Wednesday, May 30, 2012

Webroot talks about W32/Casonline adware

Here's another advisory from Webroot about the supposed "free lunch" of Torrent Sites: users may get popups for W32/Casonline adware.  The blog article by Dancho Danchev is here.But, yet it seems from the blog entry here that the problem with Torrent users is that they can't say no to anything.

It's still true that young people overseas are finding the only way they can make a lot of money is to entice others into doing stupid things online.

Monday, May 14, 2012

Security problems for companies allowing BYOD


Infosec Island has a posting by Ashley Furness about  a now overlooked topic – the risks incurred when people use their own computers or gear (mobile devices) for work, link here. The practice is called "BYOD", or "bring your own device".  

In the 1990s, it had become common for support employees to dial in to mainframes from home desktops (in those days, often machines like PS-1’s) through Procomm or similar software to do night-cycle production support.  In the late 90s, companies started offering employees laptops to take home, but some people, myself included, for various reasons, preferred to use our own machines in our own homes.

Companies in the mainframe world were also sensitive about the format of reel tapes.  Some installations did not allow unlabeled tapes or BLP processing, which for some reason was seen as a security threat in the early 90s.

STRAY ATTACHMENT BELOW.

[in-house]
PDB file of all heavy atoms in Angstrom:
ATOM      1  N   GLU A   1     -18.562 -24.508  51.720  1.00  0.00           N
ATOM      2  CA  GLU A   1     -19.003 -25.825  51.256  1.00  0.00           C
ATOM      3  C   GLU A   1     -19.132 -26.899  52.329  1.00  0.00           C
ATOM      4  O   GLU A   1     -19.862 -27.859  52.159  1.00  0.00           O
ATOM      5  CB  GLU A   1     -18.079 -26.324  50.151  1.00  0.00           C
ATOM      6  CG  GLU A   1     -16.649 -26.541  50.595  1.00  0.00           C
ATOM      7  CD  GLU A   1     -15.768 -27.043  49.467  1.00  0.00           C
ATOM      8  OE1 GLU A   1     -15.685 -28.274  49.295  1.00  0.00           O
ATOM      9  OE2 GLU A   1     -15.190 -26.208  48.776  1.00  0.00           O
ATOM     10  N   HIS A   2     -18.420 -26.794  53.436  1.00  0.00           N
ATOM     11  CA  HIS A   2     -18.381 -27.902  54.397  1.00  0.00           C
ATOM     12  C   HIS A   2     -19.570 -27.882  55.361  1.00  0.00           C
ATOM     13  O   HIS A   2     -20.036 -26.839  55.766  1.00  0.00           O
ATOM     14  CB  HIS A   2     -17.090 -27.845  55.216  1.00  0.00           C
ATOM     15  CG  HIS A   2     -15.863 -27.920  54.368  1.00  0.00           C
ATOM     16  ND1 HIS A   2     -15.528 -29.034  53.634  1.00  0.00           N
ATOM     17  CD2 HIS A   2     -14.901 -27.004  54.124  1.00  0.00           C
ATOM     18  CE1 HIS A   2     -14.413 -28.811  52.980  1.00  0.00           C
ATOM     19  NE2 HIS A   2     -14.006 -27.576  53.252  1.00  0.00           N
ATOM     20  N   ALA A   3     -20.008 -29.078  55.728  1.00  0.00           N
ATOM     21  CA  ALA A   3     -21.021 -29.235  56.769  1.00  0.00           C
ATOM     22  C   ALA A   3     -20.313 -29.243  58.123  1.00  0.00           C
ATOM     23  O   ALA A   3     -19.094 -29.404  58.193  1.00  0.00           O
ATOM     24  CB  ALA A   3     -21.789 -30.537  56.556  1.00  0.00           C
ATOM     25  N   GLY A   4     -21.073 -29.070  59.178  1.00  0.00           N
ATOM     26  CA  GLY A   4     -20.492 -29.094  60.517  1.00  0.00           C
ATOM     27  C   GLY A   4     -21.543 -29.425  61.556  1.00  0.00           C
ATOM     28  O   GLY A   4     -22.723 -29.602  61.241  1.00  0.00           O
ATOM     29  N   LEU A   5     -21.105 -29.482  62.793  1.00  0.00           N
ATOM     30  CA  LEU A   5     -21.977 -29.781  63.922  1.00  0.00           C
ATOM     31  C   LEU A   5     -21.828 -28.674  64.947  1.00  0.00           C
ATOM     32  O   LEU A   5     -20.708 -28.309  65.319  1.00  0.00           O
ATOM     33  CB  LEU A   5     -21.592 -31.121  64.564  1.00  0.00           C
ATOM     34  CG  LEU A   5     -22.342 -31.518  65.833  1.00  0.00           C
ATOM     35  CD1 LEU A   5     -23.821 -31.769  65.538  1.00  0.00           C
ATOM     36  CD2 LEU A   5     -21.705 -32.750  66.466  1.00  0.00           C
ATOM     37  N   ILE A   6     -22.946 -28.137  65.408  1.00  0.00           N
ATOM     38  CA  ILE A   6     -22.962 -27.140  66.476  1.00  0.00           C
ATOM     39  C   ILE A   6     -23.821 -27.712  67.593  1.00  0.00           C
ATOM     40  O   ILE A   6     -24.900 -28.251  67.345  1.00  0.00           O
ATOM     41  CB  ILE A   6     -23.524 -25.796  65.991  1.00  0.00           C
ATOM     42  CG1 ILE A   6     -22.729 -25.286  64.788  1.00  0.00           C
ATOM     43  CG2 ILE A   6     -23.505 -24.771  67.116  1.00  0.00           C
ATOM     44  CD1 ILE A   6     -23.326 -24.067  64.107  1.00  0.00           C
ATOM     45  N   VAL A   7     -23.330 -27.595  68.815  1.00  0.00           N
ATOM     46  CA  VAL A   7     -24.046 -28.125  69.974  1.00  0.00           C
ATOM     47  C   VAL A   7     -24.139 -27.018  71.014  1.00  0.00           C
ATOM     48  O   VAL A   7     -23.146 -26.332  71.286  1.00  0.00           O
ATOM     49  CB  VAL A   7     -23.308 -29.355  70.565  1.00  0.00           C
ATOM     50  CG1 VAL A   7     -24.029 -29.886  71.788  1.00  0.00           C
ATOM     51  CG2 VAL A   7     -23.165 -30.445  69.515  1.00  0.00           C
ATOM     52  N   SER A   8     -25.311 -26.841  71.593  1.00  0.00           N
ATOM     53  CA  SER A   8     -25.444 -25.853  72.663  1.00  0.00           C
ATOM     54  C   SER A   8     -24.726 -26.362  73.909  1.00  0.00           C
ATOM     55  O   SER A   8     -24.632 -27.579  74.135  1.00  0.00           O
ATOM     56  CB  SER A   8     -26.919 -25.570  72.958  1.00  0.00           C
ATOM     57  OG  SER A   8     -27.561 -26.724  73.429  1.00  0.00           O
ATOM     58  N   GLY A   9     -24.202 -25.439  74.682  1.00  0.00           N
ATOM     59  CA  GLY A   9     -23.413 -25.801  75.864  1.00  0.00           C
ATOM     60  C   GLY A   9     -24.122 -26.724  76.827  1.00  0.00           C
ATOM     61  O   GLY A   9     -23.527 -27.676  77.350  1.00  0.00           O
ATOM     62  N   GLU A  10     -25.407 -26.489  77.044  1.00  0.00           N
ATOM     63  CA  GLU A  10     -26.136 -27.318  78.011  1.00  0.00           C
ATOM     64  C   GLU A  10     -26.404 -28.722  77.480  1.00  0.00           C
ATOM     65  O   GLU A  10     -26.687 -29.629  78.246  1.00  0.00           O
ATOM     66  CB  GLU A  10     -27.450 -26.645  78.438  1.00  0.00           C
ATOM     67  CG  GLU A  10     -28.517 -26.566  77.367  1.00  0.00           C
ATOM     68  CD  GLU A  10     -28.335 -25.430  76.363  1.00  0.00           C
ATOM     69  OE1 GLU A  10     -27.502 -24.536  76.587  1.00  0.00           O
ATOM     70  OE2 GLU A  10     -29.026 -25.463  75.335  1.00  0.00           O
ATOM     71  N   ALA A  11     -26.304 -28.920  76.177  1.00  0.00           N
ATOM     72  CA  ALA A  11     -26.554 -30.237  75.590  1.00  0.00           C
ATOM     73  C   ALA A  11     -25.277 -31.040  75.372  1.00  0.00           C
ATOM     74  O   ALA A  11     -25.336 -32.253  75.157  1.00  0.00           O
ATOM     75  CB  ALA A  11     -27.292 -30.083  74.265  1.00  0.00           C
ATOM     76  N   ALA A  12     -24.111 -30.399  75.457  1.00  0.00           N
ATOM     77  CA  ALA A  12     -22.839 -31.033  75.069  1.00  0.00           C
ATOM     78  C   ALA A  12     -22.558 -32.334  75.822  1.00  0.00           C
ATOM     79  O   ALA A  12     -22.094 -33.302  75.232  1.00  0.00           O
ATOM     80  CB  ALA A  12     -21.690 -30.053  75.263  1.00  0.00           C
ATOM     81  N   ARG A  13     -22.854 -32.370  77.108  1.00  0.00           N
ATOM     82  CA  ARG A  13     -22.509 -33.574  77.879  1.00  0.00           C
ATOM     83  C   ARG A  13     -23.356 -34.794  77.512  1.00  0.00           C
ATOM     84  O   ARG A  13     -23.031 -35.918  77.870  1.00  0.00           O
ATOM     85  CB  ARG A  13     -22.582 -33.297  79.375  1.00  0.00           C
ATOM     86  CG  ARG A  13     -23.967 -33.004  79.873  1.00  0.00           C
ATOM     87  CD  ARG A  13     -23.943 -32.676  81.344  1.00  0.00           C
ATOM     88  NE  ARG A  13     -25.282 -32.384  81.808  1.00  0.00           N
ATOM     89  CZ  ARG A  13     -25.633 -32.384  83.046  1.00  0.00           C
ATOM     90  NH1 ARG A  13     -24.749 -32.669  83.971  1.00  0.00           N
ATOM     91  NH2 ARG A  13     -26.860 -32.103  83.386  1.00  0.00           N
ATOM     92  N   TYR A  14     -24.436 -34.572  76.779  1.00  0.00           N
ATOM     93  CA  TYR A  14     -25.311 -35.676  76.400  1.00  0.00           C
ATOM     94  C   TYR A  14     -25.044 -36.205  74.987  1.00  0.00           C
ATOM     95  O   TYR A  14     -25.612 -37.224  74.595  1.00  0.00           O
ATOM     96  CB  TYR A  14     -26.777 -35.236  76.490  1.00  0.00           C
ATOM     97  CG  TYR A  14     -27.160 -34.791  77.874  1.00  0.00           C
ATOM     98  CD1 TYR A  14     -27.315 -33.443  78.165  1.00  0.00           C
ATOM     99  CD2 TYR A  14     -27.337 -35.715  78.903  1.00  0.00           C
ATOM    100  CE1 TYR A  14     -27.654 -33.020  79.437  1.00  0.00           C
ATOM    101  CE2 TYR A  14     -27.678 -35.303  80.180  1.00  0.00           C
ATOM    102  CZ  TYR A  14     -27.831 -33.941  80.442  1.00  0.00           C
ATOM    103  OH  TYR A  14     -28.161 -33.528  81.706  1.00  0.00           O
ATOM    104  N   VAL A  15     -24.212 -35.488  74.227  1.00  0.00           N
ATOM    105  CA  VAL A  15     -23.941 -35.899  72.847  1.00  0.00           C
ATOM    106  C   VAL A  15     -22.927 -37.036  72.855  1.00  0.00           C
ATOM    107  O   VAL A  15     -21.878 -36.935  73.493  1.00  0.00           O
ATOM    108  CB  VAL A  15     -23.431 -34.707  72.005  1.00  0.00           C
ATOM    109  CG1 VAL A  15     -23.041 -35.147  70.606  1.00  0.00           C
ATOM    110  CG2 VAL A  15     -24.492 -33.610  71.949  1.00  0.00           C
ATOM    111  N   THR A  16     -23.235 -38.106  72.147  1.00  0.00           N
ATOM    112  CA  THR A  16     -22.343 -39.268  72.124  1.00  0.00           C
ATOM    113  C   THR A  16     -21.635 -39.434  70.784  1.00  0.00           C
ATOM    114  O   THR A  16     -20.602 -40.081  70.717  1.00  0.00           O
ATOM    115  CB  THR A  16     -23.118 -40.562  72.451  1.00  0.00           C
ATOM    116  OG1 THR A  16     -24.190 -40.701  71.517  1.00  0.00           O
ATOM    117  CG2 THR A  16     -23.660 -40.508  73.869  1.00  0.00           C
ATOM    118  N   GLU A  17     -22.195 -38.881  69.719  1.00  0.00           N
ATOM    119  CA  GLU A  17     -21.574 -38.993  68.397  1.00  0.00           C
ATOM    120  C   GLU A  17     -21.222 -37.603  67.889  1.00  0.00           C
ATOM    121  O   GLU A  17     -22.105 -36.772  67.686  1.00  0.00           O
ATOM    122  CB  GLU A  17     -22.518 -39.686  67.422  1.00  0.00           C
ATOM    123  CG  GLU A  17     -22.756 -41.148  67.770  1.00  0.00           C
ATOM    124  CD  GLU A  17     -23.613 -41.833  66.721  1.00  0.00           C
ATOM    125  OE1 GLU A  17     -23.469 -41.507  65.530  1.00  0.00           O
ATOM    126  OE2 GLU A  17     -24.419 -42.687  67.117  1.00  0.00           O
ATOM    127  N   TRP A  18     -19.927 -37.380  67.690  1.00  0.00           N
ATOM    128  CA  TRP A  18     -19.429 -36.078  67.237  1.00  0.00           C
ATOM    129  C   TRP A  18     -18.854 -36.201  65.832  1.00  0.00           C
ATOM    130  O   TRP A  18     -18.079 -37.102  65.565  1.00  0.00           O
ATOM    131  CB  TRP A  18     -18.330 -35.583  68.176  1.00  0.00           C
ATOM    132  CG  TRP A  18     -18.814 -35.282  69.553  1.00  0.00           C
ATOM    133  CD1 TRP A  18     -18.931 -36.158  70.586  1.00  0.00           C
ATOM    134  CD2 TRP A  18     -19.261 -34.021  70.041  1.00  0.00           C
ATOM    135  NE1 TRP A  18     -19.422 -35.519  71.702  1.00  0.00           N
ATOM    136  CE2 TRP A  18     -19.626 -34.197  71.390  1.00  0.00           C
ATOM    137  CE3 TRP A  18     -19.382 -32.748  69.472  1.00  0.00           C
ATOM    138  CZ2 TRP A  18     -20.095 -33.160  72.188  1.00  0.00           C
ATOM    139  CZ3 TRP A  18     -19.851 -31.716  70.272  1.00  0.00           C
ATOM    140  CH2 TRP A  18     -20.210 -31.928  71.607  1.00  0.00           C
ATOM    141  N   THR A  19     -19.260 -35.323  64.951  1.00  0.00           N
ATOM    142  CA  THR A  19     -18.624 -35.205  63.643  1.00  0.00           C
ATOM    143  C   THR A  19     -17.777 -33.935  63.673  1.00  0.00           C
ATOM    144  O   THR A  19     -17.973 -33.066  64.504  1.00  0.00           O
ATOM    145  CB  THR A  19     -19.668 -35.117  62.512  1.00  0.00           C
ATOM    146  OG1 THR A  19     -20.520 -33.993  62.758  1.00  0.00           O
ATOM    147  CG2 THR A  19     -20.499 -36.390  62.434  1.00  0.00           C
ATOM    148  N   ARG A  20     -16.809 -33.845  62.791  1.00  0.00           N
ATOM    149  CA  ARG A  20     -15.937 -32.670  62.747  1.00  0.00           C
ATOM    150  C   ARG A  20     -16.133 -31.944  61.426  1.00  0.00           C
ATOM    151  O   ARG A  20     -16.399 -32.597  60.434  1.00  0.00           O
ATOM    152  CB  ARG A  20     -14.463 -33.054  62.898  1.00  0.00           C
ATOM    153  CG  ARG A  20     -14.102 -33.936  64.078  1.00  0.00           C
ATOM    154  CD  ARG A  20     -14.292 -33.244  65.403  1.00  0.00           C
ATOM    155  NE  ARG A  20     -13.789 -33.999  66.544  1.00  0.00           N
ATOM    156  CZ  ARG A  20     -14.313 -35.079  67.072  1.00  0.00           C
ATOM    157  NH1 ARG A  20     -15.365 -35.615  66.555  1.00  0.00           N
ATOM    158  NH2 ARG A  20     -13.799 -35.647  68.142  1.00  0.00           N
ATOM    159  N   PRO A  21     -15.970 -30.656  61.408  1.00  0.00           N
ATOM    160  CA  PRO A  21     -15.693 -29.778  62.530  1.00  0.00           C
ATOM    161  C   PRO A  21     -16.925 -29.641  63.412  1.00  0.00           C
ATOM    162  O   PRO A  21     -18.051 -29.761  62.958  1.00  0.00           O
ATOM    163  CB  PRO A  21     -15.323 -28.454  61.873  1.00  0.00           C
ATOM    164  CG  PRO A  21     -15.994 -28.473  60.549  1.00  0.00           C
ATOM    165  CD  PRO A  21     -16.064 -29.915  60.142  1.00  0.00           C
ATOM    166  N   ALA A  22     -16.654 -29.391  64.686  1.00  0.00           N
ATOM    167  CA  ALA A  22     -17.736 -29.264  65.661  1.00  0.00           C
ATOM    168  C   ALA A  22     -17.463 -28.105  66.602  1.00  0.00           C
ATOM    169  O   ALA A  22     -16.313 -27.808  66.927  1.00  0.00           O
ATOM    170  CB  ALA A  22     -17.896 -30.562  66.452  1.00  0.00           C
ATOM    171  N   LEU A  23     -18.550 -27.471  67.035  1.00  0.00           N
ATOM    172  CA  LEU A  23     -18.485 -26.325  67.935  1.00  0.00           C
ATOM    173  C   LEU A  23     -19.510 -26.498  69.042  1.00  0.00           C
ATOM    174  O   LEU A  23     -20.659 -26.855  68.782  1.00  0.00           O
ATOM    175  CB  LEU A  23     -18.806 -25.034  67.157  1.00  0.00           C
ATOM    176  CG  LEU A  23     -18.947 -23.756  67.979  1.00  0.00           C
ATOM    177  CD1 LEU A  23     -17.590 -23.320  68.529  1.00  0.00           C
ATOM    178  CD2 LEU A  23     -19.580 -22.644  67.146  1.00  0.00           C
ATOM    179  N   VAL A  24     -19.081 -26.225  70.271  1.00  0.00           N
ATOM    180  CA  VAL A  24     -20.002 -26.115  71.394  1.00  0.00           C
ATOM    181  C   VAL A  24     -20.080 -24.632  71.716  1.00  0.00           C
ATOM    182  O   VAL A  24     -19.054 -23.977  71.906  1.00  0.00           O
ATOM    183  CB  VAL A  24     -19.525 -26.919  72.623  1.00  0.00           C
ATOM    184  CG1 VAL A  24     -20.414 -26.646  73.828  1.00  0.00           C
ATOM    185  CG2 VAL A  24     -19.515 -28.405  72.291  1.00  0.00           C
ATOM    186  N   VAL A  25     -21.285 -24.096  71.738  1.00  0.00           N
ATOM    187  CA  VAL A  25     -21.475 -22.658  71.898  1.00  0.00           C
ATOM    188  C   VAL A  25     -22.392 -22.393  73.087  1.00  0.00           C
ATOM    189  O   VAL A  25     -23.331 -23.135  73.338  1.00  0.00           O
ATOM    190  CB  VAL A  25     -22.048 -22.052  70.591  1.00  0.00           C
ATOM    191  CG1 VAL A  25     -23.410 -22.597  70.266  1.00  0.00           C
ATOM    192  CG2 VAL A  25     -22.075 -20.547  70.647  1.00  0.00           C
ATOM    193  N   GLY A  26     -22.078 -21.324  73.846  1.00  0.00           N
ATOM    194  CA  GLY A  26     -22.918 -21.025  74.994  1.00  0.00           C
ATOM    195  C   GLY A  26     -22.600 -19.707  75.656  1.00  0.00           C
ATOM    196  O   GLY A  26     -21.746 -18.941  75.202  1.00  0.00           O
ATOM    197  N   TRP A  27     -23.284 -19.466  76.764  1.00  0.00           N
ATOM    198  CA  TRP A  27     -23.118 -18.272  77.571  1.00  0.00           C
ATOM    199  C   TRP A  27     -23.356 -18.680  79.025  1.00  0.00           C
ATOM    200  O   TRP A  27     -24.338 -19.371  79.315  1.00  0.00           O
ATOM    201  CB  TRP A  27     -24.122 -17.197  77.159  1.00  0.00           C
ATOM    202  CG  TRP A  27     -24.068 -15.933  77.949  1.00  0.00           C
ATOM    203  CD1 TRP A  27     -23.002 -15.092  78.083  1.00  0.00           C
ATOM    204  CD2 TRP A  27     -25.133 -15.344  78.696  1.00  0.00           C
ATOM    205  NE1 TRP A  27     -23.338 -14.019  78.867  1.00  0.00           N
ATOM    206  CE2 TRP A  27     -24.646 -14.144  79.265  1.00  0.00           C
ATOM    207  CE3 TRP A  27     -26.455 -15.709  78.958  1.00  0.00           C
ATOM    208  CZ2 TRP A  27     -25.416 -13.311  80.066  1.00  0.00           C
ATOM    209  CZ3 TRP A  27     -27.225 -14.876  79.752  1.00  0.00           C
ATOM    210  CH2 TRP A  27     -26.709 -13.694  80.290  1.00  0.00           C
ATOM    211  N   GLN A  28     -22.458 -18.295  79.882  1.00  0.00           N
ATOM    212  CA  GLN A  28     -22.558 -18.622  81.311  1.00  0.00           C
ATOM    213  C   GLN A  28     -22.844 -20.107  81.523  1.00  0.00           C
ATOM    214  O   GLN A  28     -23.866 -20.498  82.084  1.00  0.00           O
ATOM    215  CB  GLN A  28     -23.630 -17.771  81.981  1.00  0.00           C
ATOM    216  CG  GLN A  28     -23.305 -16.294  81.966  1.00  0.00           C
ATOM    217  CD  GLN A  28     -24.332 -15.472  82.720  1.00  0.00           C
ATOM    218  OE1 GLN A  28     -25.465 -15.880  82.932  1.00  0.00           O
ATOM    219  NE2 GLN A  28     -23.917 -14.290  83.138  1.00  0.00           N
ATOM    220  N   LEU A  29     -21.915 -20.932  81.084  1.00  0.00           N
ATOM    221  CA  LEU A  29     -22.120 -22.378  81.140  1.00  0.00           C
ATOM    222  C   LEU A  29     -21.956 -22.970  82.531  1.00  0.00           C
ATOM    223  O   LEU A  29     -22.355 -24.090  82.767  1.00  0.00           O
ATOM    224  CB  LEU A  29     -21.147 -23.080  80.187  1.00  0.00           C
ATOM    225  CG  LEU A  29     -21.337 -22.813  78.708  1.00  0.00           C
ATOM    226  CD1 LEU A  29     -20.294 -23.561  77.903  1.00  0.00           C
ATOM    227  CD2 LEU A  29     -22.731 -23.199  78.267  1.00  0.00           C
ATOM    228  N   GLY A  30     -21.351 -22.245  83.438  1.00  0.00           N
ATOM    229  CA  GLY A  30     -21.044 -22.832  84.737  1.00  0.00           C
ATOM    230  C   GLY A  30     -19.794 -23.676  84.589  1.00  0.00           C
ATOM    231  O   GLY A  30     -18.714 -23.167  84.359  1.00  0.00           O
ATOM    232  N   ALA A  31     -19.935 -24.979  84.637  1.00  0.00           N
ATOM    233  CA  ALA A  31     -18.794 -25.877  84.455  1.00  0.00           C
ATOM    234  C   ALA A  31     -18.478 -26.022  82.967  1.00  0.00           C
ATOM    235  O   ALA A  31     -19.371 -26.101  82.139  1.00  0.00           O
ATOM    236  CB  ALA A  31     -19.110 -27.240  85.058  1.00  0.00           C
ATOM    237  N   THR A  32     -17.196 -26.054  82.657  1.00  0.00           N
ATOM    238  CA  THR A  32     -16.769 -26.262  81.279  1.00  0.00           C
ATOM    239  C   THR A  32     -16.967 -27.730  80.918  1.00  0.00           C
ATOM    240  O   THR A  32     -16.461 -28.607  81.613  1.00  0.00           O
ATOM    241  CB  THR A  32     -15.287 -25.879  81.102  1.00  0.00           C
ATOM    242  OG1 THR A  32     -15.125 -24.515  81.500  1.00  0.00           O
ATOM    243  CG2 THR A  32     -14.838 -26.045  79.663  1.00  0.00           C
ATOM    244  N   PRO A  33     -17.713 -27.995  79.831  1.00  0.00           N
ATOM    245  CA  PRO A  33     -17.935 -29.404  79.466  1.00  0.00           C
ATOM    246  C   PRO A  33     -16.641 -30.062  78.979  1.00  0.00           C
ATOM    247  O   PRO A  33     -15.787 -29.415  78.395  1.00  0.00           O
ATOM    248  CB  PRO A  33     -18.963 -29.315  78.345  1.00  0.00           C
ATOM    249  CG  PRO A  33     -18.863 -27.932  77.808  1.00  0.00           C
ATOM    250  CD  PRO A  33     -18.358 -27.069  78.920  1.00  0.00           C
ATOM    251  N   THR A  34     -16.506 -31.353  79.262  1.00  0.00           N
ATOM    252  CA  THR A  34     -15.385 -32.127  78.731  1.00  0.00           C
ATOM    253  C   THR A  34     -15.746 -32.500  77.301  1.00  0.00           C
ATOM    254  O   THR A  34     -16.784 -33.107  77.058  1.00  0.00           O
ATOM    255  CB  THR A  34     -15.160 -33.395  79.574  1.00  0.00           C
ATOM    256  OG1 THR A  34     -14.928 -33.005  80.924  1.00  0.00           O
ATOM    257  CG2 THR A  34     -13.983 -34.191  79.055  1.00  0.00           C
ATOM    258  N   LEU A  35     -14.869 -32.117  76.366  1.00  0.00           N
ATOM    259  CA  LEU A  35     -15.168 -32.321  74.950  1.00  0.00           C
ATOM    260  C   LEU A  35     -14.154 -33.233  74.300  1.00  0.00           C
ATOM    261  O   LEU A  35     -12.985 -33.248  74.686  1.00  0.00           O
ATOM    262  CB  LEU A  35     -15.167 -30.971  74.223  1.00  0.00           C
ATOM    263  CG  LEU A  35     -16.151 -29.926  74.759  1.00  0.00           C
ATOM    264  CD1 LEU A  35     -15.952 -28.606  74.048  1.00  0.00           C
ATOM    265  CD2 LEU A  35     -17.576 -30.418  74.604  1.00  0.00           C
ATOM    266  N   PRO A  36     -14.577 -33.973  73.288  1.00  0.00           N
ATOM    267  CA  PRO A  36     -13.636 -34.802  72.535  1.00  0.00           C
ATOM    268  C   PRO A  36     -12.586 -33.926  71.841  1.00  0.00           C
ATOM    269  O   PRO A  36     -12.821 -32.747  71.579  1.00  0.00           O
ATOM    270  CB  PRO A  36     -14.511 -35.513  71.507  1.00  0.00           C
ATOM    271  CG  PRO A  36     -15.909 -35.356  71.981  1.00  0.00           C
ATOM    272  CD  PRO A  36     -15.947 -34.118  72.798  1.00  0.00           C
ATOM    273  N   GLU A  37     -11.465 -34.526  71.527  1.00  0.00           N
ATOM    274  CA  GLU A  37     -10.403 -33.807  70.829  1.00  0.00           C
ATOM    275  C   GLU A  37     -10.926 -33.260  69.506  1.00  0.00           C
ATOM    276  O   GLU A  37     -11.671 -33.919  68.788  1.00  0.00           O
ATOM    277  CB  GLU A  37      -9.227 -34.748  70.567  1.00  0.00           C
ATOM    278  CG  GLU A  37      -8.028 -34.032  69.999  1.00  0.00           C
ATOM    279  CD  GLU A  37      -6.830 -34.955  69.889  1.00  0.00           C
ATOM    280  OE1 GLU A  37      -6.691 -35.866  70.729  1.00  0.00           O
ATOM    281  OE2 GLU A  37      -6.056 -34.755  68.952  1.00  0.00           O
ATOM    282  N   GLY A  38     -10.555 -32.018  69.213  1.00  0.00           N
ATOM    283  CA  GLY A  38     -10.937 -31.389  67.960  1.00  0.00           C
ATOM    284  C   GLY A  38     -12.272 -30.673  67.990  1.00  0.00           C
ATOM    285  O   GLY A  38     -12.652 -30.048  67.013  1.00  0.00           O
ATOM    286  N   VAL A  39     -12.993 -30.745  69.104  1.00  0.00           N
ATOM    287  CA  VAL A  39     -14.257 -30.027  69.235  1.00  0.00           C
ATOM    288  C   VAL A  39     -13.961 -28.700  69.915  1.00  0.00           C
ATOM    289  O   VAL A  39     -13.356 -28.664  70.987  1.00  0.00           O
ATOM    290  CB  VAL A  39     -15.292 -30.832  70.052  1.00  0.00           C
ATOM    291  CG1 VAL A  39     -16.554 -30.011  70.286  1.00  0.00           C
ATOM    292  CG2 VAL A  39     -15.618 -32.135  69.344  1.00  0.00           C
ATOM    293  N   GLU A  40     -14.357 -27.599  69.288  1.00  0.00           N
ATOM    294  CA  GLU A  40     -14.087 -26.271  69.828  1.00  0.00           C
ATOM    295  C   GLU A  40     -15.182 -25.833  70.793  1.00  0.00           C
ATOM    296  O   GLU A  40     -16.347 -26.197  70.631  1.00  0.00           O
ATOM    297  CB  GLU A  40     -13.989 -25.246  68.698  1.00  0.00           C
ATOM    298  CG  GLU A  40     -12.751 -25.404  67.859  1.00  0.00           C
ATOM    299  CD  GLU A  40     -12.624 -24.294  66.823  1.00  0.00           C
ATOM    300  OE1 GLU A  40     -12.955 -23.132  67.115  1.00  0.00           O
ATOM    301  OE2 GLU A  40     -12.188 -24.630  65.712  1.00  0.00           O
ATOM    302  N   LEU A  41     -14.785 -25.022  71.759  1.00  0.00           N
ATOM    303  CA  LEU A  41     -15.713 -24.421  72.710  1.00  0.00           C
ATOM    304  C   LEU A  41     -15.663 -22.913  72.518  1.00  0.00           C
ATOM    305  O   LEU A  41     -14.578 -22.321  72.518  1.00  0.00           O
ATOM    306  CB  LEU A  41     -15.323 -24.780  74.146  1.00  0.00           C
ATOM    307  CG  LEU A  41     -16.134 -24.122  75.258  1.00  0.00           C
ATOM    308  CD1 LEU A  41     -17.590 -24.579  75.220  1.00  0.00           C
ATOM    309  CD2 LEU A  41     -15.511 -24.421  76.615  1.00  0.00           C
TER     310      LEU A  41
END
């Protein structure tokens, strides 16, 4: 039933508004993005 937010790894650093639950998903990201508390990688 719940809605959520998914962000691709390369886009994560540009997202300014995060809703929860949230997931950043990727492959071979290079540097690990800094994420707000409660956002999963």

The more things change, the more they stay the same. 

Thursday, May 03, 2012

How to keep a low profile on the Internet (if you really have to)


Kate Murphy has a major column under “Personal Tech” in the Thursday New York Times, Business, p. B9, “Now to Muddy Your Tracks on the Internet”, link . She mentions the search engine (web link aptly named) "Duck" so as not to have your search habits watched or “bubbled”.

She talks a lot about browsing so as to not to be tracked, but that doesn’t hide your IP address. For that, she recommends V.P.N., such as Witpopia. PrivateVPN, and StrongVPN.  But some sites may not work if IP addresses are blurred by proxy servers.

Who needs to worry about this?  Small businesses, if they keep customer information, and don’t outsource that part. People in sensitive jobs where they really must keep low profiles.  People with sensitive family situations.  But ordinary individuals, even college students, probably not.